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Negotiating a Job Offer

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Do Your Homework

Know Your Value

Now you know what you can ask for, but you’re not ready to jump into a negotiation just yet. If you want to walk away with more than you had, there is some pre-work to be done.
Start by researching your prospective employer. Sites like Glassdoor or Fishbowl can give a glimpse into what it’s like to work at most organizations, including salaries for various roles, benefits, and culture. But if you put in a little more effort, you can learn much more about what factors into a job offer.
Ask your friends in the industry, or those around you who might have friends at that company, any bit of information will help.
If you don’t have immediate connections that you feel comfortable seeking advice from, consider looking into your university alumni network. Fellow alumni may be willing to help you practice your negotiation skills and can recommend others who’d be relevant for you to chat with as well.

Identify Your Negotiables and Non-negotiables

Knowing what you are and aren’t willing to compromise prior to entering a negotiation can help you make clearer asks, and sometimes, figure out if a role is right for you in the first place.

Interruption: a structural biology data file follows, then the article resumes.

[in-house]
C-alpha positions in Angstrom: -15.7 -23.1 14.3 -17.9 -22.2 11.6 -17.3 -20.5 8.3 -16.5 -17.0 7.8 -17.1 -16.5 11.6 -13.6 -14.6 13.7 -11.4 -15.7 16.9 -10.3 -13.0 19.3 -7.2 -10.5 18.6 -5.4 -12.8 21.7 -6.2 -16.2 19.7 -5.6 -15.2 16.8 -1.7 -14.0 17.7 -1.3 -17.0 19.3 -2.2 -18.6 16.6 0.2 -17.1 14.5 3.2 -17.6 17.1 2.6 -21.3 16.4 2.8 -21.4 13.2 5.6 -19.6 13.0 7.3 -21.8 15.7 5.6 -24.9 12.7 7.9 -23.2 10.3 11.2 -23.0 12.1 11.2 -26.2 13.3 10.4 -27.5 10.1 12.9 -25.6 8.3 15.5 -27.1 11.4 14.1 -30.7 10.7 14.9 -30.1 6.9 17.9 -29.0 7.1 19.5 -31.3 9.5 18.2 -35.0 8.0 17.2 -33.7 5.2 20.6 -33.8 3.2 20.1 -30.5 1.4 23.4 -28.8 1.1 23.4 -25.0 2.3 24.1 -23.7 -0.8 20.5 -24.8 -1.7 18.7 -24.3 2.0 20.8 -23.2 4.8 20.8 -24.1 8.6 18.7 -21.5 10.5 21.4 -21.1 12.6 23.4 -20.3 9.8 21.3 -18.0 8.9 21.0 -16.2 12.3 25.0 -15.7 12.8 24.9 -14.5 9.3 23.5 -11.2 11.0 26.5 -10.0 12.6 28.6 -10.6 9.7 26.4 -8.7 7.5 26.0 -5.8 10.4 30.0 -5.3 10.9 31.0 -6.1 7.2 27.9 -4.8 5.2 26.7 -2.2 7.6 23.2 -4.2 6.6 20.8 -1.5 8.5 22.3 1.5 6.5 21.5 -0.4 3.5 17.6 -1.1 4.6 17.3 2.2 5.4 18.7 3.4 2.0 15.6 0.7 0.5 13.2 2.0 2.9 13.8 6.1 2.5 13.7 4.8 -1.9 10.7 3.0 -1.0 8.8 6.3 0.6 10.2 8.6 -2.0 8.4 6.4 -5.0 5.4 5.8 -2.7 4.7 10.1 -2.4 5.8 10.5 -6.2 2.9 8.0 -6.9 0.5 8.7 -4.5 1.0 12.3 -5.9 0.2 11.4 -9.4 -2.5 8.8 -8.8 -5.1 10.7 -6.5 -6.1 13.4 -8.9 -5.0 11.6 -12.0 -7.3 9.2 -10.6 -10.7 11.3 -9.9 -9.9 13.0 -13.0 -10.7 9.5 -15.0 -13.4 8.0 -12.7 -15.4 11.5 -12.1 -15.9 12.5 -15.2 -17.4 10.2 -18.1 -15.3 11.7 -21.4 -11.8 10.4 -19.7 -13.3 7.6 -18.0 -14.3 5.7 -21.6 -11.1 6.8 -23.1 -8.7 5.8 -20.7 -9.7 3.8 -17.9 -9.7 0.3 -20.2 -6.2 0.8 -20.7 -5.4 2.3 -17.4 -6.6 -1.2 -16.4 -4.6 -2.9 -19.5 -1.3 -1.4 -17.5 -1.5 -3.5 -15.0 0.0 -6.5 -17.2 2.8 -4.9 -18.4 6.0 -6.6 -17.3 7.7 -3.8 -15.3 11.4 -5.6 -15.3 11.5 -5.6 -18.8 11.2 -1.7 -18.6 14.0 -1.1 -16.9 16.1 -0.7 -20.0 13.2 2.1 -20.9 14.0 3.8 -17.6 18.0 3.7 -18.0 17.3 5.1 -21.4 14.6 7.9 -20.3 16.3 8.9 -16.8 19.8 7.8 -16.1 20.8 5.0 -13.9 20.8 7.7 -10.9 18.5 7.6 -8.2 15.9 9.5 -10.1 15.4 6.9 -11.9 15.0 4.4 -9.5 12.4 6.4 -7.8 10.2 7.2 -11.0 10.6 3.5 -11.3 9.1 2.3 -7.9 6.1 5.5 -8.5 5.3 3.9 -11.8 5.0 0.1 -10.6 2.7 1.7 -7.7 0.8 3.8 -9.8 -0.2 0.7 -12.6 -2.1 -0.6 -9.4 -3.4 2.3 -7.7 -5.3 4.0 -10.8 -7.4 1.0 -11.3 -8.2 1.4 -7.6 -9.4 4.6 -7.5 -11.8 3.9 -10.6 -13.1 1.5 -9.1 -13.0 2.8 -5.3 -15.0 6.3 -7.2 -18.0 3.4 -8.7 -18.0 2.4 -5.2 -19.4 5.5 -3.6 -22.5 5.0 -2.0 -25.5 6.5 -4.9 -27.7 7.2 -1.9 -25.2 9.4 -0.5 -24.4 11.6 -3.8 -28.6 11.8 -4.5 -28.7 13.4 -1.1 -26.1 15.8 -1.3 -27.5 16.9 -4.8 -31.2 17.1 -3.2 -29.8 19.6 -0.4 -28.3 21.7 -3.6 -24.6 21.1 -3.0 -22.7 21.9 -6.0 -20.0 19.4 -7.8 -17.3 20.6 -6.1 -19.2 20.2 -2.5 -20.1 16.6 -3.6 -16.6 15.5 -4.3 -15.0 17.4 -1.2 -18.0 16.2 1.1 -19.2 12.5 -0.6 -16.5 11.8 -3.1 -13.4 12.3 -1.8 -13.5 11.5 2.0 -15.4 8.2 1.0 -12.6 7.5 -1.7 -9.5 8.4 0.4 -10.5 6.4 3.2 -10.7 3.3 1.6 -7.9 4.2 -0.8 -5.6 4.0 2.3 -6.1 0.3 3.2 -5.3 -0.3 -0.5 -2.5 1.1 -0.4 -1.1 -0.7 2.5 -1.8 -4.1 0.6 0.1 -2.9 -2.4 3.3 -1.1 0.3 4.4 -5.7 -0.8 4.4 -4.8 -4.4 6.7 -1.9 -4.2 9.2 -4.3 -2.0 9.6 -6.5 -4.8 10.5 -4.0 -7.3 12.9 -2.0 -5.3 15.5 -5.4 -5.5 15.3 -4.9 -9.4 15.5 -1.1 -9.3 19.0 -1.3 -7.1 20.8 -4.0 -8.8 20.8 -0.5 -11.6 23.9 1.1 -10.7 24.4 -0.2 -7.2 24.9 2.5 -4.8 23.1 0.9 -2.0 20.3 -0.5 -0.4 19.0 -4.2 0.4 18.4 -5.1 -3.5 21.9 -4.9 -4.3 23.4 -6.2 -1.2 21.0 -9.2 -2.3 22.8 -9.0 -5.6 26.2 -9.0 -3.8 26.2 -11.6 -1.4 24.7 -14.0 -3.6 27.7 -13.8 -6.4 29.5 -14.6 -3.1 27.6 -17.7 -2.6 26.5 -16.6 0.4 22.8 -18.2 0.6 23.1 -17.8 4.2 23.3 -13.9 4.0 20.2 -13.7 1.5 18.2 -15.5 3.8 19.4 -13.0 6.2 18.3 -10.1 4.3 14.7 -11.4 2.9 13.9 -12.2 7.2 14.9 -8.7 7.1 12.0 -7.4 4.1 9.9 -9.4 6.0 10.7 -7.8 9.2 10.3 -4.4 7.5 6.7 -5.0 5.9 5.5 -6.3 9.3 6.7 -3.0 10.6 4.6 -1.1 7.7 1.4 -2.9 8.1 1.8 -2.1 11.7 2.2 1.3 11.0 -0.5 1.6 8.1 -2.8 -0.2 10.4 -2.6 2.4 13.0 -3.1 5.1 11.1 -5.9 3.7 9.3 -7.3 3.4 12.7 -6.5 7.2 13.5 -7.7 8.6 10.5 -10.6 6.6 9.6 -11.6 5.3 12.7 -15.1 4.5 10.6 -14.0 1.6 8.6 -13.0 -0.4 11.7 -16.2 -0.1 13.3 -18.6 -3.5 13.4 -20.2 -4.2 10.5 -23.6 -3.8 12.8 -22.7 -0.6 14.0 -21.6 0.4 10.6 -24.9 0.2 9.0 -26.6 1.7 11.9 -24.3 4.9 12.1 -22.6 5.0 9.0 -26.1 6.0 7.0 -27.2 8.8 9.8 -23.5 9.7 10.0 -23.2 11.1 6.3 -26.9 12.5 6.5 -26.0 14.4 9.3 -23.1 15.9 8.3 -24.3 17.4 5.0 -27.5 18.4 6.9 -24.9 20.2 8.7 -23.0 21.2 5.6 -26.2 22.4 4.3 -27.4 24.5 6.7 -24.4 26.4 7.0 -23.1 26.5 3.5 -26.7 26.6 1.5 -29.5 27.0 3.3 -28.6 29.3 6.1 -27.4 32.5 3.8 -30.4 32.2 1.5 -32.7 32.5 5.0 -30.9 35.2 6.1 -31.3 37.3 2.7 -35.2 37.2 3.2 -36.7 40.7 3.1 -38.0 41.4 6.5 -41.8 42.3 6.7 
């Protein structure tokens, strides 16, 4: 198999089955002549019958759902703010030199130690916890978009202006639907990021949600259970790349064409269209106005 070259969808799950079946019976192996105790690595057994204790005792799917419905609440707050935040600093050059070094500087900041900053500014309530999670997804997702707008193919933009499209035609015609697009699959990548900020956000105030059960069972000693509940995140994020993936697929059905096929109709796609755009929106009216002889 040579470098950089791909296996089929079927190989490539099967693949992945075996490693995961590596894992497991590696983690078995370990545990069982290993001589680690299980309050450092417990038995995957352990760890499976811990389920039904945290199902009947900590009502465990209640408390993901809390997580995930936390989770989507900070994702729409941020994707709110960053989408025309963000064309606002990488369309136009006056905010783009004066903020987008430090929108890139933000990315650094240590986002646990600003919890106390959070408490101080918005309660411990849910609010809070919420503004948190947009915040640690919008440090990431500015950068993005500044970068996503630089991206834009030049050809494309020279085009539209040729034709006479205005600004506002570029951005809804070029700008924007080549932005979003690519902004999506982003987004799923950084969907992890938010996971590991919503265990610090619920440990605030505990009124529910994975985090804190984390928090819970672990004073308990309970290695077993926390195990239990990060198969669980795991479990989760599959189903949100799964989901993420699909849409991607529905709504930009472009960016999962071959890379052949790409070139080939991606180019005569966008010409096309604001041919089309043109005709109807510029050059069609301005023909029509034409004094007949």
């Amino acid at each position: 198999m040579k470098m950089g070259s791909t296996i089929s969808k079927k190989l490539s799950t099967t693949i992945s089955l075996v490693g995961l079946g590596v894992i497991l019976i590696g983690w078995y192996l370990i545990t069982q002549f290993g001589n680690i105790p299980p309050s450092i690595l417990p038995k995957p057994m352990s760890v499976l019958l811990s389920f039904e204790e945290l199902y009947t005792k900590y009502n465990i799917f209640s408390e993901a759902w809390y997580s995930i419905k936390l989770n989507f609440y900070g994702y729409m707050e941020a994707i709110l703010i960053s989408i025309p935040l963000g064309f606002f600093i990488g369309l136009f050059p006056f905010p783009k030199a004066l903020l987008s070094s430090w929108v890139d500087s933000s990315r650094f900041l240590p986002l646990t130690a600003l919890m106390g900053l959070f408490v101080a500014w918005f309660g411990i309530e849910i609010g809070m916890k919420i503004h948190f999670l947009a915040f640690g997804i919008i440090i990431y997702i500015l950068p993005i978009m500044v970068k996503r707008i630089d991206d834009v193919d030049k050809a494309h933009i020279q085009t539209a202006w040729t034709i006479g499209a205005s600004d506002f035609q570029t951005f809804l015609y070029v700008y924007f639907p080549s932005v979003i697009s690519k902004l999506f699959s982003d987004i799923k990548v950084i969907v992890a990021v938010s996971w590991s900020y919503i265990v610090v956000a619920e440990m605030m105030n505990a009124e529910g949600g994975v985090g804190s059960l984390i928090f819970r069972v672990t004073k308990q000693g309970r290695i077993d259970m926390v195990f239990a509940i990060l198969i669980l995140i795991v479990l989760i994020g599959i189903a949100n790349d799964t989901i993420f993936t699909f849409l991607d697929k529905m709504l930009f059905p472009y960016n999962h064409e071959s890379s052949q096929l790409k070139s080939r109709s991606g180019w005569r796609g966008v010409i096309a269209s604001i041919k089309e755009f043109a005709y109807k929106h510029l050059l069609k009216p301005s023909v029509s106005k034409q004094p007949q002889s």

Here’s a simple task: Make a Venn diagram to figure out where your personal and professional goals converge. Whatever objectives lie in that area of overlap are your non-negotiables. These are your dealbreakers, your red lines where no agreement can be reached. It could be staying geographically close to your loved ones, flexible work hours, onsite child care, or a salary over 70K. Whatever they are, it’s best not to compromise on these points.

Your Number

What’s your number - the one you actually want?
What’s your number, the minimum you’ll accept?
Know the numbers, and be prepared to walk away if your numbers aren’t met.

Don’t focus entirely on the salary as you negotiate.

Many people only negotiate salary and bonuses, but that is a mistake. There are many other elements of a job that can be negotiated and may make the difference between feeling appropriately compensated for your work and not. Find out what terms are on the table so you can prioritize which ones matter most to you before the initial job offer.
Here’s a sampling of what you can potentially negotiate for beyond salary:
A different start date (if you want a little break before you begin)
Greater 401(k) contribution (in the U.S.)
More vacation or paid time off (PTO)
Flexible hours or work-from-home days (post-Covid)
Relocation to another branch or office
A signing bonus (this may be tied to relocation, if that isn’t covered)
A performance bonus later in the year
Equity percentages or stock options
Home office set-up stipends
Phone, Internet, or co-working space reimbursements
Professional development or external training opportunities
Ability to present at industry conferences
Onsite child care
A direct report or budget for freelance talent
A better job title (to boost your resume)
Reimbursement of travel expenses

Practice

Use your coach, your friends, your partner, your kids, anyone you can to practice your conversation.
If helpful, try the following:
Write down what you’re going to say
Write down any objections you might hear, and come up with your responses
Set up a mock negotiation with your coach
Practice in front of a mirror or record your pitch on your phone and play it back

You’ve got this!
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